Review of The Philosophy of Bertrand Russell edited by P.A. Schilpp

Ellsworth Faris

This is Volume V in the admirable series of the "Library of Living Philosophers," which began to appear in 1939. The four that have been published deal with John Dewey, George Santayana, Alfred North Whitehead, and G. E. Moore. Similar volumes on Benedetto Croce and on Ernst Cassirer are in preparation, and others are to be announced.

The body of this work consists of "Critical and Descriptive Essays on the Philosophy of Bertrand Russell" by twenty-one eminent and competent contemporaries, which occupy some 650 pages. Russell replies to each of his critics, in turn, in another 60 pages. There is a bibliography of Russell of some 345 titles, covering a period of forty-nine years. A charmingly written autobiographical account of his mental development is included as well as an attractive portrait.

In commenting on the brevity of Russell's answers to his critics, the editor tells us that Russell declared in a conversation that his greatest surprise had come from the discovery that "over half of the authors" had misunderstood him. This fact amazed Russell all the more because he always thought that he was making every effort to write clearly. He seems to have decided that, not having made his ideas clear in the first place, it was hopeless to expect any better understanding for a renewed attempt in his "Reply" and, therefore, useless to waste words on anything more than, seemed absolutely called for. Those who read the discussions—some of which are far from easy going—will take a crumb of comfort from this, even though it be cold comfort if they, in turn, do not understand.

Barely to summarize the twenty-one papers is forbidden for lack of space. Some I found interesting and helpful, but several were beyond me—too technical for my competence. The brilliant essay by Boyd H. Bode on "Educational Philosophy," dealing, as it does, with the relation of the individual and the group, will interest sociologists, but it did not please Russell, who writes that Bode is the only one of the twenty-one whom he recognizes as an enemy. The reply reveals that they are indeed enemies (in an impersonal sense) and that Russell can-not understand his enemy either. His reply to Bode hardly merits being called fair or chivalrous, but neither of these virtues flourishes in wartime.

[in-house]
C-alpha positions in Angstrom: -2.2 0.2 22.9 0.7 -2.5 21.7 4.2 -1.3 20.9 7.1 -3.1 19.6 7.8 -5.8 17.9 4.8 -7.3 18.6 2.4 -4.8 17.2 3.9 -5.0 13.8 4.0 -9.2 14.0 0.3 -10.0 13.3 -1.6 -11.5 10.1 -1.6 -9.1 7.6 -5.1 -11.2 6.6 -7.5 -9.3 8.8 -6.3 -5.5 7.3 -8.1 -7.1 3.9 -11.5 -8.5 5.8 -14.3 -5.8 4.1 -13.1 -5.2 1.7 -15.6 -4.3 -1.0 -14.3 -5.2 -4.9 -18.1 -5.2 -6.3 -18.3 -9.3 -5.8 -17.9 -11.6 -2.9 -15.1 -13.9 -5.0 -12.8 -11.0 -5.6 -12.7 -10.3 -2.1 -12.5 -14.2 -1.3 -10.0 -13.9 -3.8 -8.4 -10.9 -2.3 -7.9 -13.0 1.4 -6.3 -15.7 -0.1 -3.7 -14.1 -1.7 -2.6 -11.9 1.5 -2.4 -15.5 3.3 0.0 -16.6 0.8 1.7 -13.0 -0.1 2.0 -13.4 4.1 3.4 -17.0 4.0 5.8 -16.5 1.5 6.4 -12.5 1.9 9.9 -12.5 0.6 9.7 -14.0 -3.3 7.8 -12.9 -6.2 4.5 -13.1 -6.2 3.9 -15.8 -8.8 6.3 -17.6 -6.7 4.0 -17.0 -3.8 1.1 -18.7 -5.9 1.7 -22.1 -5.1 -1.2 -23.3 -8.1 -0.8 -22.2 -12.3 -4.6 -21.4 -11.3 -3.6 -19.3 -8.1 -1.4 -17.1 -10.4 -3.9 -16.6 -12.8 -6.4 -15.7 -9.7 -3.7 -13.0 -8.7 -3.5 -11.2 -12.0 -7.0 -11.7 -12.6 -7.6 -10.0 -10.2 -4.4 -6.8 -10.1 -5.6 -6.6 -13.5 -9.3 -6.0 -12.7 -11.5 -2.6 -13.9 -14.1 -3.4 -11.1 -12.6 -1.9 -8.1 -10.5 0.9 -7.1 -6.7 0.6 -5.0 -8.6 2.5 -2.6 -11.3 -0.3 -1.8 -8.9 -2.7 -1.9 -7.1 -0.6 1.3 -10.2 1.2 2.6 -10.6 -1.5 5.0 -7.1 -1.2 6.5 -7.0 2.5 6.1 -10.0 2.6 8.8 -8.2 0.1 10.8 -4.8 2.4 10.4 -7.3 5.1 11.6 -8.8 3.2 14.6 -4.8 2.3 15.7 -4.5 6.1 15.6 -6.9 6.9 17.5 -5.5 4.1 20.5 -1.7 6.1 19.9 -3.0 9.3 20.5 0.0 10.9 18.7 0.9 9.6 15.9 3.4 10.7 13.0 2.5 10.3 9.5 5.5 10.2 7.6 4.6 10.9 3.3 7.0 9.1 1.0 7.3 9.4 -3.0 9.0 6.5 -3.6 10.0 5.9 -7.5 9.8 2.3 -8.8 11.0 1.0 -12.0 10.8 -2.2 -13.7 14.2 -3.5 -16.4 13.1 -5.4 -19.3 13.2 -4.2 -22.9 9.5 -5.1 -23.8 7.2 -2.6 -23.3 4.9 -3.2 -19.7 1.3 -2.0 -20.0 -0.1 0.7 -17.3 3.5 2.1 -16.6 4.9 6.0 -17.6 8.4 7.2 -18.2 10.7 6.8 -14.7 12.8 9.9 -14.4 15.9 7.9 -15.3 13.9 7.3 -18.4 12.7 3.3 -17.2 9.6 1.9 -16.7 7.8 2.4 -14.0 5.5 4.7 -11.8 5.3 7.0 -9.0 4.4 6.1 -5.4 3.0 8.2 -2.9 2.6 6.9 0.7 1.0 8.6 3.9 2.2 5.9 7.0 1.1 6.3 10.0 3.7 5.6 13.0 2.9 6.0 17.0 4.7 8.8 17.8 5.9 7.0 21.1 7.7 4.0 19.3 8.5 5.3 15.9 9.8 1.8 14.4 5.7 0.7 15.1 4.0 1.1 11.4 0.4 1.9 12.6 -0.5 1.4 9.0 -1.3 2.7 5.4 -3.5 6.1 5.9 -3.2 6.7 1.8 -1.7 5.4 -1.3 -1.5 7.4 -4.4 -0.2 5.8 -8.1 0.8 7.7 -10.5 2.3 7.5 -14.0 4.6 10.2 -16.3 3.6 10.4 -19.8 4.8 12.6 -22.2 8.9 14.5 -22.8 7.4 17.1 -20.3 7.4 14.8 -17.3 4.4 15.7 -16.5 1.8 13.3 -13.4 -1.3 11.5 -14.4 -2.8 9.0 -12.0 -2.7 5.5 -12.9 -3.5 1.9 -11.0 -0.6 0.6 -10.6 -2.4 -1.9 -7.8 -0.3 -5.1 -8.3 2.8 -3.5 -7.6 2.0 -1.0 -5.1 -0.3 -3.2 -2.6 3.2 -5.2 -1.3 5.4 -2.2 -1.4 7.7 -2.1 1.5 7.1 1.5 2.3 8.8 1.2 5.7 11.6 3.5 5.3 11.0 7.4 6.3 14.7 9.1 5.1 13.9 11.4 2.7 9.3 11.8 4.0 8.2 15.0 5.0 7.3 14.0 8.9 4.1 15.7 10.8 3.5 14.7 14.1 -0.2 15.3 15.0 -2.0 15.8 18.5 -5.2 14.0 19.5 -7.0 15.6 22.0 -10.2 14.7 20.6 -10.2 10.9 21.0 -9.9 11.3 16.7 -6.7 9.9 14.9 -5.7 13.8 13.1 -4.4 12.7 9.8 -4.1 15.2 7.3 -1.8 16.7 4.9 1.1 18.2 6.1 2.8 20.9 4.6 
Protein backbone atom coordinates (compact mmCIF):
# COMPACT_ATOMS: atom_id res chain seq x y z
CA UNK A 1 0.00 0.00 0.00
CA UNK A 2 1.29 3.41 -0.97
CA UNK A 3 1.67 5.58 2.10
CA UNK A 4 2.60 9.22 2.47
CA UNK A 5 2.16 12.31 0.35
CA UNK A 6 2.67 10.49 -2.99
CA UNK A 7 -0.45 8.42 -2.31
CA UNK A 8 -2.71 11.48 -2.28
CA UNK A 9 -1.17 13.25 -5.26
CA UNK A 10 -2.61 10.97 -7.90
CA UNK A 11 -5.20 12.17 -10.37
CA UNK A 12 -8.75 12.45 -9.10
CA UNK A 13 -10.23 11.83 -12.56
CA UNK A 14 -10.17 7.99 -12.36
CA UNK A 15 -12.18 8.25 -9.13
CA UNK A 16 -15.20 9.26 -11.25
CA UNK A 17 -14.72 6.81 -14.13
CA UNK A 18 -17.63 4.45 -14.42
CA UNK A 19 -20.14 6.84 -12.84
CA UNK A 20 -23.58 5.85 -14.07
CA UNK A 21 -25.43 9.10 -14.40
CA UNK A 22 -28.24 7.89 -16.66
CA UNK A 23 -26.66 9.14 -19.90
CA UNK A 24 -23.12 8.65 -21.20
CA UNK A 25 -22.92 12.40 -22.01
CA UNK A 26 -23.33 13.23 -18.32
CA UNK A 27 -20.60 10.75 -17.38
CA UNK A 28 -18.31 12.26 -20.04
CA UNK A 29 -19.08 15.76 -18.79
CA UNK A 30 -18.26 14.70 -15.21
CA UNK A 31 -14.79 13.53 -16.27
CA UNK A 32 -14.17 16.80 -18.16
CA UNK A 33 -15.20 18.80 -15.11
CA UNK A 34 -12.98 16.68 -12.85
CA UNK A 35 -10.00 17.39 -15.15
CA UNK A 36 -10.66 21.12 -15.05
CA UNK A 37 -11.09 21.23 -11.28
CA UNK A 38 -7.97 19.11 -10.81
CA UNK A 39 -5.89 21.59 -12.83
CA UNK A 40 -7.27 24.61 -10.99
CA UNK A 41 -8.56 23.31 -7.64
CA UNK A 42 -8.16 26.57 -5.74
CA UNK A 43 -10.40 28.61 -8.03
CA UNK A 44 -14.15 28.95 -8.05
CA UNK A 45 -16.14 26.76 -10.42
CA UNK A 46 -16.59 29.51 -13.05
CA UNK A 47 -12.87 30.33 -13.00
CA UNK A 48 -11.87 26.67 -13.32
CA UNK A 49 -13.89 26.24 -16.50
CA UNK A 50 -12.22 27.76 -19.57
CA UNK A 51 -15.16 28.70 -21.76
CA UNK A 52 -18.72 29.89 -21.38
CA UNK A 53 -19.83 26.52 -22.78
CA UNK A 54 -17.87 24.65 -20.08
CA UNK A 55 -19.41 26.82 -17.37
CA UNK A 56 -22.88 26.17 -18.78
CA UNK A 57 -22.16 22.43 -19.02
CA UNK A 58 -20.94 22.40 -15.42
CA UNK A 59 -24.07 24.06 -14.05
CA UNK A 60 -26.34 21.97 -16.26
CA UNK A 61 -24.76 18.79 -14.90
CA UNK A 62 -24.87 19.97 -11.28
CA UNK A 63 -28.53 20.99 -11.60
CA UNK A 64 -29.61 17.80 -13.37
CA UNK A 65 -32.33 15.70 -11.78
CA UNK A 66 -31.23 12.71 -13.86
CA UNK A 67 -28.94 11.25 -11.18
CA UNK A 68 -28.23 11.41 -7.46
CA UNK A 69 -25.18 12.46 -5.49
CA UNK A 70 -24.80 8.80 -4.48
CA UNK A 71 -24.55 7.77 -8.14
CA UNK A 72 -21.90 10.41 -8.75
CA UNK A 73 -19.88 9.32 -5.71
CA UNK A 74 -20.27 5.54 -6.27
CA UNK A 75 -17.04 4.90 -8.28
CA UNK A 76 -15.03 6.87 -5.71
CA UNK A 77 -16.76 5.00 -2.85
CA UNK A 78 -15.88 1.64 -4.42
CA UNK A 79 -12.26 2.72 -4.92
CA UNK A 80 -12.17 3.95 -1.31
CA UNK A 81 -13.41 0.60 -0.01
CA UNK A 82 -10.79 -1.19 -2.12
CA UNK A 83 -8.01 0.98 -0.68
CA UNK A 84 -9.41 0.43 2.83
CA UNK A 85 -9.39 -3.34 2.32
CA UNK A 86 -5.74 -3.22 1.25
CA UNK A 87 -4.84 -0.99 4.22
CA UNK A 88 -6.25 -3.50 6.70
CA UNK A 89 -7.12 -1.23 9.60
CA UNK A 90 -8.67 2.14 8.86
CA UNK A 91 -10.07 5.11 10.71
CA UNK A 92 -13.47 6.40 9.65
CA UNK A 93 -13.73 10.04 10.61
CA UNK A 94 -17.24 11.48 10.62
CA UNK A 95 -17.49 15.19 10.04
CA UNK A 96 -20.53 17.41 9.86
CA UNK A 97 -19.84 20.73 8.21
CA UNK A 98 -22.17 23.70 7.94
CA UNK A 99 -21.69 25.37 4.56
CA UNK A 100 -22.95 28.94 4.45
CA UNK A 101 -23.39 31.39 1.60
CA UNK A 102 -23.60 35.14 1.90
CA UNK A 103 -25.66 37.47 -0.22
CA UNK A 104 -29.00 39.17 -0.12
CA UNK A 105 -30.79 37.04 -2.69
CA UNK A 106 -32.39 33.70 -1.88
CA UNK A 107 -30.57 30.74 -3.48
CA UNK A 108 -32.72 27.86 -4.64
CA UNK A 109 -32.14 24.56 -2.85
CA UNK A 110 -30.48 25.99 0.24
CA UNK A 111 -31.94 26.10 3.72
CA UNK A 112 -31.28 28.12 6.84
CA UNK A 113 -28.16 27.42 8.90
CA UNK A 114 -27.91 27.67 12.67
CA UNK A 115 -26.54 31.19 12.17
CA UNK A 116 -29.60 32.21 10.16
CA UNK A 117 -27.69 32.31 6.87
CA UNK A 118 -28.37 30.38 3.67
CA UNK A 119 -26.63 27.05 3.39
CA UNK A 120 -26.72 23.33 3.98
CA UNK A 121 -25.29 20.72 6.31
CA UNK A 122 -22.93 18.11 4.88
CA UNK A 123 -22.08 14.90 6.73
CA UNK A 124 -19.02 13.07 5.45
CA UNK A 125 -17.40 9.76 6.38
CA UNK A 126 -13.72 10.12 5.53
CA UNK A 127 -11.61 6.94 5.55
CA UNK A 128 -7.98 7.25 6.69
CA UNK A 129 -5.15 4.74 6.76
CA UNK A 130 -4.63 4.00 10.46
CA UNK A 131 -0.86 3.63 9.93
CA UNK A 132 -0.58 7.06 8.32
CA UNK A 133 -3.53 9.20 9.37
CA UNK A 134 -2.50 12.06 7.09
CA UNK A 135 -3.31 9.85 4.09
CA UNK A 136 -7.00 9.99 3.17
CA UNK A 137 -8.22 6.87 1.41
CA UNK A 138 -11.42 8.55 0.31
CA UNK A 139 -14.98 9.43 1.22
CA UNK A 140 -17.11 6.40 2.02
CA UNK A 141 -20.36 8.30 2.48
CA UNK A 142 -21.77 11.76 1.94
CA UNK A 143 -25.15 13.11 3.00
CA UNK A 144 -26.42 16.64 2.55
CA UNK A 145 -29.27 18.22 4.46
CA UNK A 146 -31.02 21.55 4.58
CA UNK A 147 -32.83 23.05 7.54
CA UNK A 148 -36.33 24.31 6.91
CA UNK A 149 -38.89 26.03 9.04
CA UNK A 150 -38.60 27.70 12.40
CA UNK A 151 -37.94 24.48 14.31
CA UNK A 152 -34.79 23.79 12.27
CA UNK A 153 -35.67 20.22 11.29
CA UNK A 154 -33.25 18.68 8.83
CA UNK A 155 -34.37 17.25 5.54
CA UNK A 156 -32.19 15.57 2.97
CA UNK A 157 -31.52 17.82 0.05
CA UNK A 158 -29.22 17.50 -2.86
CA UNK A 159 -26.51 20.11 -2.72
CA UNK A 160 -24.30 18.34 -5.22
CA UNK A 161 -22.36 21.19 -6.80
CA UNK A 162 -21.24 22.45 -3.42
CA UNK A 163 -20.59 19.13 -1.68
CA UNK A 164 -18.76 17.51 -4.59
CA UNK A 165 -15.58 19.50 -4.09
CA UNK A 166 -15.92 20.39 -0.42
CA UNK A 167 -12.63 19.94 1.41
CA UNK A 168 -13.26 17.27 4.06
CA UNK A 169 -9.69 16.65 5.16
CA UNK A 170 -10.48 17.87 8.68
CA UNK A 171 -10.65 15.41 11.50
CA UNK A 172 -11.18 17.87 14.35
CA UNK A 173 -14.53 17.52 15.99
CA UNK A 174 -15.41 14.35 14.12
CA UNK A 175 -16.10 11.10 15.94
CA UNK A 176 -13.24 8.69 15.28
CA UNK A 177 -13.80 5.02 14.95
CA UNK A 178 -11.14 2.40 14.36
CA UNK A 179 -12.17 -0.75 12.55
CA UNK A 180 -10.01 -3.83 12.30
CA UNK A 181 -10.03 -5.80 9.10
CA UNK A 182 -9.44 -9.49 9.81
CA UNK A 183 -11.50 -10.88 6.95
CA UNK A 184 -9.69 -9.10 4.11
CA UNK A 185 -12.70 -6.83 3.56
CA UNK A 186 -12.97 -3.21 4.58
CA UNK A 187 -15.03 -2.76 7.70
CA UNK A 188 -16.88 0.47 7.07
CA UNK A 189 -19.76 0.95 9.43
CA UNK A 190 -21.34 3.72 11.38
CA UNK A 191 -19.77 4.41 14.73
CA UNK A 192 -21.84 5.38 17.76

Books like this are expensive to produce and do not have a wide sale, at least immediately. Funds to publish the first five of the volumes have been contributed by the Carnegie Corporation, the Alumni Fund of Northwestern University, Mr. Lessing Rosenwald, and the Social Science Research Council of North-western University. The editor records his thanks to these donors, and the readers will wish to add their own expression of appreciation.

The promoters of this enterprise deserve the thanks of all scholars everywhere. Would that we had such a book with Hume as its subject, or Kant! And the difficulties in mutual under-

( 408) -standing, even while all are alive and can try to clear up ambiguities, should make us modest in our interpretations of the writings of the past.

Lake Forest, Illinois


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